CC Capsule: 1962 Ford Thunderbird – Let’s Talk About the Sports Roadster


I love Bullet Birds.  Actually, I love them better when we call them Cigar Birds, but tomayto/tomahto, and all that.  I loved these so much I bought one.  And as much as mine abused me, I love them still.  So, why wasn’t I more excited when I found this one?

Actually, I didn’t really find this one.  I found the 1956 Packard Patrician (CC here) that was sitting out in the same driveway.  The owner of both cars seemed surprised that I was more interested in an old Packard sedan than in a T-Bird convertible.  A red one, no less.


Here is my problem – that blasted fiberglass tonneau cover.  Why, you might ask, does this cool accessory cause me such angst?  Let me explain.


A year into this body style, Ford did what many guessed could not be done.  It gave the T-Bird convertible added sex appeal.  The 1962 Sports Roadster was designed to bring back the aura of the revered two-seat Bird in a modern package.  The biggest feature was the fiberglass tonneau cover with the faired-in headreasts that attached behind the front seats.  The package also included Kelsey-Hayes genuine wire wheels, a grab handle on the dash, and a little emblem on the front fender.


Cool, right?  Especially since Ford made only 1,427 of these cars for 1962, and another 455 1963 models.  Ford didn’t actually intend to sell that few, but it just kind of happened.  Probably because the car with this package cost $5,439, which was less than $200 below the cost of a Cadillac.  The Bird was a prestigious car, but in 1962, that prestige had a limit.  OK, and maybe a wire wheel recall didn’t help.  There is an interesting article on the Sports Roadster on Automotive Mileposts (here).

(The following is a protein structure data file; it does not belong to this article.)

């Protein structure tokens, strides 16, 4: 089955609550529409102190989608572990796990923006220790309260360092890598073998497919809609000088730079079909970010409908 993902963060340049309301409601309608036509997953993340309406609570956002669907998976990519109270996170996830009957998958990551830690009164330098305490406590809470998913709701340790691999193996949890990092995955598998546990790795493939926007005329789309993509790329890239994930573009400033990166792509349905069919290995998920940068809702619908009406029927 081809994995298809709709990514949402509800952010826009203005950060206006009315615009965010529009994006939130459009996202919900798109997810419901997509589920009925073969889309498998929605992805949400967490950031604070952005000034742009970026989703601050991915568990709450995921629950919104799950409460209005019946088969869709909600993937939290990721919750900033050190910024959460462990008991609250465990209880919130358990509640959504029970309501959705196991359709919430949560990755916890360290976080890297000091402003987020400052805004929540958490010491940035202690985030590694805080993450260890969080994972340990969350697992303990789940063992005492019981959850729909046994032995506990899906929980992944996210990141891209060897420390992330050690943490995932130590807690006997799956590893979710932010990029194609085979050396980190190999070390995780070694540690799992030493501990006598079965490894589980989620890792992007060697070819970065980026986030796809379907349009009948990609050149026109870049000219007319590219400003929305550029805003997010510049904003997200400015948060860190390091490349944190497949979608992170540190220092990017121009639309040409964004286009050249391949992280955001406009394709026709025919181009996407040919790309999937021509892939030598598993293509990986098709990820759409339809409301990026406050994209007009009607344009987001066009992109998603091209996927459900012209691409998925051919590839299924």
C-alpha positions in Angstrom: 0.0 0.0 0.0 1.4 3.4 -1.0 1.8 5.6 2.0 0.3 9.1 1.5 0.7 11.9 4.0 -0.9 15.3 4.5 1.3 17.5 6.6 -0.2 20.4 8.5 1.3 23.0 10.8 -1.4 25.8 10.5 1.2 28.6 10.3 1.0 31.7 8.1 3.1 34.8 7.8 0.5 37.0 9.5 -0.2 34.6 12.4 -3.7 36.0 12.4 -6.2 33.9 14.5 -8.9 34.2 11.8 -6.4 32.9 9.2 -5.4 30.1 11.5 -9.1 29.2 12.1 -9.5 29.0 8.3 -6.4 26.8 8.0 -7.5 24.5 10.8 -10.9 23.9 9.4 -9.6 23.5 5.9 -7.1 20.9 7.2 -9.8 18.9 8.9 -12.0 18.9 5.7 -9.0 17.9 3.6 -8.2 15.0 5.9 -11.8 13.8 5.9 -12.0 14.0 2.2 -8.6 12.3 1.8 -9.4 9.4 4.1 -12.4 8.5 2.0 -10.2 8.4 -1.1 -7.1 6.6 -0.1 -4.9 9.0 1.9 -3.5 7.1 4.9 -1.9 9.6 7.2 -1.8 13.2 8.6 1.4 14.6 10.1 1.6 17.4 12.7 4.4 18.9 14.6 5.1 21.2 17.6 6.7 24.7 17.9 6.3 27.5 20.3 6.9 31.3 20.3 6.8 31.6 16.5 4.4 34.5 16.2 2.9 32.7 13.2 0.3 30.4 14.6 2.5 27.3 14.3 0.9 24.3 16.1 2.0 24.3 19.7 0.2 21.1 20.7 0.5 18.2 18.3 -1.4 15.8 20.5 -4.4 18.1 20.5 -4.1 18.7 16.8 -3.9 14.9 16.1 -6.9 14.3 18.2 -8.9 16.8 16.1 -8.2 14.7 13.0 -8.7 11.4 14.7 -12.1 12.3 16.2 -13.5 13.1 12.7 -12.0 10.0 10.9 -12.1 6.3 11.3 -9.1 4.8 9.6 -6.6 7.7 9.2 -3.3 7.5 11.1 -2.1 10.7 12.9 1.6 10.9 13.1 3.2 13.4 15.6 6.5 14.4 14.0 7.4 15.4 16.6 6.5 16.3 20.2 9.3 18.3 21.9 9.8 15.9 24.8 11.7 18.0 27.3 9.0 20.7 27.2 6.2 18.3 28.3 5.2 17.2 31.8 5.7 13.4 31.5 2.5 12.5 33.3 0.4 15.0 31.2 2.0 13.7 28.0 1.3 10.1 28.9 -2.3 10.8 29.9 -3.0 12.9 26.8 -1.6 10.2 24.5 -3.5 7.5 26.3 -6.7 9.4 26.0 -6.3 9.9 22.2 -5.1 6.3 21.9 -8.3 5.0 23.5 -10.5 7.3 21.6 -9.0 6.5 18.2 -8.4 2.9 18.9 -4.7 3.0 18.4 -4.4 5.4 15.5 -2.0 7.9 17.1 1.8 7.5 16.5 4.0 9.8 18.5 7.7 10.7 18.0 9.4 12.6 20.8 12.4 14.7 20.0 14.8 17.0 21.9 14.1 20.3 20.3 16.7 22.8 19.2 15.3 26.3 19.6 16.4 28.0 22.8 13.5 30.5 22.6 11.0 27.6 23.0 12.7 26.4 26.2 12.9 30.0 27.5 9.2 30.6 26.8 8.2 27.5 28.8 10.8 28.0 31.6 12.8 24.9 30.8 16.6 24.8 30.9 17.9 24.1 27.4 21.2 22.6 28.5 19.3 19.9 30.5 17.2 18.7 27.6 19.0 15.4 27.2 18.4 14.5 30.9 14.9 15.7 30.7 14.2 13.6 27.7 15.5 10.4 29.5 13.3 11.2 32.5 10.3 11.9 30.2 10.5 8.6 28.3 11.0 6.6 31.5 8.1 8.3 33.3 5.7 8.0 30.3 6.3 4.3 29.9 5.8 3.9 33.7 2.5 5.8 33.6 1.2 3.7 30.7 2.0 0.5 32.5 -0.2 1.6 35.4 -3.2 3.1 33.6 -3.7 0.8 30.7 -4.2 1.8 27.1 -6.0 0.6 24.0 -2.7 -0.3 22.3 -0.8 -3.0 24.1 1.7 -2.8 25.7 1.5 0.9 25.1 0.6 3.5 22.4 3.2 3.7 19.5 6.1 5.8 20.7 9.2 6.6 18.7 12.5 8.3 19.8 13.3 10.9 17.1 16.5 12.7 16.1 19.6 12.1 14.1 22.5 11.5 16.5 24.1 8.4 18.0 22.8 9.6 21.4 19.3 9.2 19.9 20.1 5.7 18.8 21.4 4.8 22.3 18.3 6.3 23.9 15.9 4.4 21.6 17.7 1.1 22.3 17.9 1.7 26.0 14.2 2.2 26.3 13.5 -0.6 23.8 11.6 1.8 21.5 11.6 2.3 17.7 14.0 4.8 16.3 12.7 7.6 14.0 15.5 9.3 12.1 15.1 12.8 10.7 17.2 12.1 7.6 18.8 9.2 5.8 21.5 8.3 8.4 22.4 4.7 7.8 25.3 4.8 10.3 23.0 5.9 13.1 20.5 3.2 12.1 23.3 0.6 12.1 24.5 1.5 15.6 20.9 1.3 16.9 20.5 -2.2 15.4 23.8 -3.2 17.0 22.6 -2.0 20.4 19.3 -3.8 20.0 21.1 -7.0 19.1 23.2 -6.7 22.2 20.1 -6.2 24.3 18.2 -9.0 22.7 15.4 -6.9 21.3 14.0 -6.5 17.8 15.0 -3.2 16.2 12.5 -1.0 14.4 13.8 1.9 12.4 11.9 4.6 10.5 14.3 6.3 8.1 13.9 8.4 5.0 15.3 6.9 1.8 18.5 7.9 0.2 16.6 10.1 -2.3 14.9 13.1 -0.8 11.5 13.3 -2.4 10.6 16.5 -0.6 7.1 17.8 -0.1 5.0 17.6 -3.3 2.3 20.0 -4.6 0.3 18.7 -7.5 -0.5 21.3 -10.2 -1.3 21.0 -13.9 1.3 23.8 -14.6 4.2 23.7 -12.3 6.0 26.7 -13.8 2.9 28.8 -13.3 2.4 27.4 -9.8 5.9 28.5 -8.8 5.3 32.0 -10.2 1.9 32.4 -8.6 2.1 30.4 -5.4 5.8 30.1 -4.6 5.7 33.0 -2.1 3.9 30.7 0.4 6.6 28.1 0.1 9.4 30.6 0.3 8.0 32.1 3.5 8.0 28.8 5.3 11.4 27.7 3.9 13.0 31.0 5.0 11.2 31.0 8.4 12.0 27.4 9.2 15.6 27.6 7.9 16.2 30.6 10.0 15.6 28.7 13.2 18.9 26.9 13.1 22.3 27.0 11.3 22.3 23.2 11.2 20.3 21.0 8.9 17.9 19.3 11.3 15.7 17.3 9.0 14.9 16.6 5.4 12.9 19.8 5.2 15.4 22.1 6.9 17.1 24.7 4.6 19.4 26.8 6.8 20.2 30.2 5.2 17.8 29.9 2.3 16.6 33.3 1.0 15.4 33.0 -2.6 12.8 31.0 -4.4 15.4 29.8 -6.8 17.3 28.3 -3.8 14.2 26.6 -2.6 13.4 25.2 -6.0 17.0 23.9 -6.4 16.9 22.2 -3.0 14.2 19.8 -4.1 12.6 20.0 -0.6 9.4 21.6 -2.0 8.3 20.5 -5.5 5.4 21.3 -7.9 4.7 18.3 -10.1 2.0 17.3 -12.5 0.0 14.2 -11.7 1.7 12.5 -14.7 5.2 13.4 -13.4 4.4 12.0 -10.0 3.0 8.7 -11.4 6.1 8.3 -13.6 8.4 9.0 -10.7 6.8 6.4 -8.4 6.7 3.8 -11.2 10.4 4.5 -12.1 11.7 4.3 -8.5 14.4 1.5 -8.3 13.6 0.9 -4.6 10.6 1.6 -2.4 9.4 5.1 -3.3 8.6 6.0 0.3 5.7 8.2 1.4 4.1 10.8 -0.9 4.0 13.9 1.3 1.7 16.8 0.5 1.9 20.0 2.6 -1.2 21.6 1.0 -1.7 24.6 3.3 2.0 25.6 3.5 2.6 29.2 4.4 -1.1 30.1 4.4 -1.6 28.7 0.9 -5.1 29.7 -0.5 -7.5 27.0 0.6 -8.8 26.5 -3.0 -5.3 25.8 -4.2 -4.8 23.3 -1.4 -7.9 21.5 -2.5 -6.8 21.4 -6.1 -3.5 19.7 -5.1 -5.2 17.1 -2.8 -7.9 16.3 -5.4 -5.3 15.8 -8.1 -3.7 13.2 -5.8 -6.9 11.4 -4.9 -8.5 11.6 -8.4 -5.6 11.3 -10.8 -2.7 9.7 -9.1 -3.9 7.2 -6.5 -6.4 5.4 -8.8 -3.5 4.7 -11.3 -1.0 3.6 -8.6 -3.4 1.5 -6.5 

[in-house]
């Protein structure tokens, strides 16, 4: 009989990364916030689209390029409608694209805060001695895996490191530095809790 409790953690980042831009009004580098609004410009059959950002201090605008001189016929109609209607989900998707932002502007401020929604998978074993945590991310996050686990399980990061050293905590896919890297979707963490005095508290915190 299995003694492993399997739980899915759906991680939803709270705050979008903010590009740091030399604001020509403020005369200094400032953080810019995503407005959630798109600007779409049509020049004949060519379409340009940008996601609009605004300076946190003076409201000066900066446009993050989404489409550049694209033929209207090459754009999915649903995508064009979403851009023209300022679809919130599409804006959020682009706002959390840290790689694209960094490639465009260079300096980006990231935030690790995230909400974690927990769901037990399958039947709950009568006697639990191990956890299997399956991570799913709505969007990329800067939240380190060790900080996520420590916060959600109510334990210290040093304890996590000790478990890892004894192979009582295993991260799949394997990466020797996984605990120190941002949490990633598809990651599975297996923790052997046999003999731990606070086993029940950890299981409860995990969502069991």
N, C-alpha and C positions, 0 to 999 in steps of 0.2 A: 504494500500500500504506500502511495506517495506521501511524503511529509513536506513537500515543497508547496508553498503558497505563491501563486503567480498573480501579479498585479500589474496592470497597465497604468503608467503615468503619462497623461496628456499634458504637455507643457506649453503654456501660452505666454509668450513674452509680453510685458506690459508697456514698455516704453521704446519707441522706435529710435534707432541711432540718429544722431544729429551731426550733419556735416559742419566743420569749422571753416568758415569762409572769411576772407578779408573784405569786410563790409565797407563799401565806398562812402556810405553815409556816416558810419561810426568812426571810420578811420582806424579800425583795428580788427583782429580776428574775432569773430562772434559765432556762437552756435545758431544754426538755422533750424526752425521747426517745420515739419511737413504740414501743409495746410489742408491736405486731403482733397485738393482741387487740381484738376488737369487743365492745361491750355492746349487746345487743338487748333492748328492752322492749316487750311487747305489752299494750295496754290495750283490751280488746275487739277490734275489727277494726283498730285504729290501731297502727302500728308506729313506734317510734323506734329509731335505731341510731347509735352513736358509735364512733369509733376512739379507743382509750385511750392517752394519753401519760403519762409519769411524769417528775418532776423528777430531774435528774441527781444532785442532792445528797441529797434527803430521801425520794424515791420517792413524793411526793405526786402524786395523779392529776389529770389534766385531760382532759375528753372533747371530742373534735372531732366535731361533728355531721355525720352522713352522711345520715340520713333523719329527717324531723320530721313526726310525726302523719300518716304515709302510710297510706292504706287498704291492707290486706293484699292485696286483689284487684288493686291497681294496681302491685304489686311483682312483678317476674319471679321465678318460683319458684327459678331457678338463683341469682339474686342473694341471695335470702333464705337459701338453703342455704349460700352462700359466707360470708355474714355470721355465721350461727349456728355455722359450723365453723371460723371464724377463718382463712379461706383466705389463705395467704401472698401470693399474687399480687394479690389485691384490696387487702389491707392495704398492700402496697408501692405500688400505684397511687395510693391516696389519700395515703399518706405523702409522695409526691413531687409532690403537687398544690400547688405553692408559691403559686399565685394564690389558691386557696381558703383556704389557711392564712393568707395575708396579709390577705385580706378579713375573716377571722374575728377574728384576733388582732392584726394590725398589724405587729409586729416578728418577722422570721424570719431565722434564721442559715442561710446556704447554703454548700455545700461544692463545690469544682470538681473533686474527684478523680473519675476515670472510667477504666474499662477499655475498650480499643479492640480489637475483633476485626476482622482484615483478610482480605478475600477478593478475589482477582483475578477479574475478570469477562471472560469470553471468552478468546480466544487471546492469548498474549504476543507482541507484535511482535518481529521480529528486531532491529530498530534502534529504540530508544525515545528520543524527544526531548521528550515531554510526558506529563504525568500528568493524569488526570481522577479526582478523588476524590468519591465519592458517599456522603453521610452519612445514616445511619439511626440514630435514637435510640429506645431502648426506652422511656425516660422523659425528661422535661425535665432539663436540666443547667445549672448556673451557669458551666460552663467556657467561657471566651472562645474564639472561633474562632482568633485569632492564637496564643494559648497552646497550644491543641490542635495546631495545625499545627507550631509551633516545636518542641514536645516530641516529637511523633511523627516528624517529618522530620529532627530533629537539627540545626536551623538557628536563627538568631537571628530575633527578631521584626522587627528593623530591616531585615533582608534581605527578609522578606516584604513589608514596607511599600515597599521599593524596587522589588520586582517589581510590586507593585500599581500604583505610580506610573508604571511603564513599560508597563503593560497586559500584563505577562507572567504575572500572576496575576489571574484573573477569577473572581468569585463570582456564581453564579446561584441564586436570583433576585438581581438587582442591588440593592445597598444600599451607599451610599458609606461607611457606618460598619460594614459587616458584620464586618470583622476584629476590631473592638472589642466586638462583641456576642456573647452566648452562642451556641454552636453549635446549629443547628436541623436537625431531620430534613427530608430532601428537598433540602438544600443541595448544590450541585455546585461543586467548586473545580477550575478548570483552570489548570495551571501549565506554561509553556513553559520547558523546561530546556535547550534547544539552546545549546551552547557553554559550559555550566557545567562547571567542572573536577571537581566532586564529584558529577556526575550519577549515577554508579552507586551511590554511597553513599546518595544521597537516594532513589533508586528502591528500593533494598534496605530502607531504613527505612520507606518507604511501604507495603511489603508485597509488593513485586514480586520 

So, JP, given the rarity of these and all, why the attitude?  It’s like this, guys.  Some time back in the ’70s (if not before), every single person with a 1961-63 Thunderbird convertible bought a reproduction tonneau cover and stuck it on the back of his car.  OK, every single owner might be a bit of an overstatement.  I think there was a guy in Euclid, Ohio who left his alone.  The tell is that if the car ever had fender skirts, it was not a SR because the standard wire wheels required exposed rear wheels for clearance.  It got worse when someone started making one for the 1964-66 models, too.  Before there were Mustangs, Camaros and Hemi-‘Cudas at every car show, there were faux Sports Roadsters.


I guess my problem is that I love the lines of the 61-63 convertible so much, I see no reason to detract from a beautiful car with a fiberglass toupee, even if it is a well-crafted toupee.  My rant about unnecessary accessorization aside, this really is a nice car.  A little too much red for me, personally, but this is a popular combination for lovers of early 1960s Fords.  And I suppose I would prefer one of these to the Landau models with the fake landau irons on the vinyl-covered C pillars. And it is certainly a nicer car than my worn-out ’61 hardtop could have ever dreamt of being.


So, what do you have here if you can ignore the automotive equivalent of breast augmentation?  As far as I’m concerned, you still have 4,000 pounds of fireworks that anybody would be proud to own.